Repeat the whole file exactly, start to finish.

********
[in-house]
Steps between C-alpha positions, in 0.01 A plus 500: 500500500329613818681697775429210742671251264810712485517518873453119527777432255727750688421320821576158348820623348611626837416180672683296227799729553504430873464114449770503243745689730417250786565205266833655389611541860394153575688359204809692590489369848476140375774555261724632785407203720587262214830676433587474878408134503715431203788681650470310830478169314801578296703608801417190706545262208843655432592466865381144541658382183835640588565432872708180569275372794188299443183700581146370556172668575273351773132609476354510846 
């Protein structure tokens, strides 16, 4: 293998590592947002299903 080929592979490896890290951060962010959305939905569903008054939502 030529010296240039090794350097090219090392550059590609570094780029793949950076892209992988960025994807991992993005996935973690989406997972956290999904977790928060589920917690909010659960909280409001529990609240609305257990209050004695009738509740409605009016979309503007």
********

[in-house]
Steps between C-alpha positions, in 0.01 A plus 500: 500500500329613818681697775429210742671251264810712485517518873453119527777432255727750688421320821576158348820623348611626837416180672683296227799729553504430873464114449770503243745689730417250786565205266833655389611541860394153575688359204809692590489369848476140375774555261724632785407203720587262214830676433587474878408134503715431203788681650470310830478169314801578296703608801417190706545262208843655432592466865381144541658382183835640588565432872708180569275372794188299443183700581146370556172668575273351773132609476354510846 
């Protein structure tokens, strides 16, 4: 293998590592947002299903 080929592979490896890290951060962010959305939905569903008054939502 030529010296240039090794350097090219090392550059590609570094780029793949950076892209992988960025994807991992993005996935973690989406997972956290999904977790928060589920917690909010659960909280409001529990609240609305257990209050004695009738509740409605009016979309503007």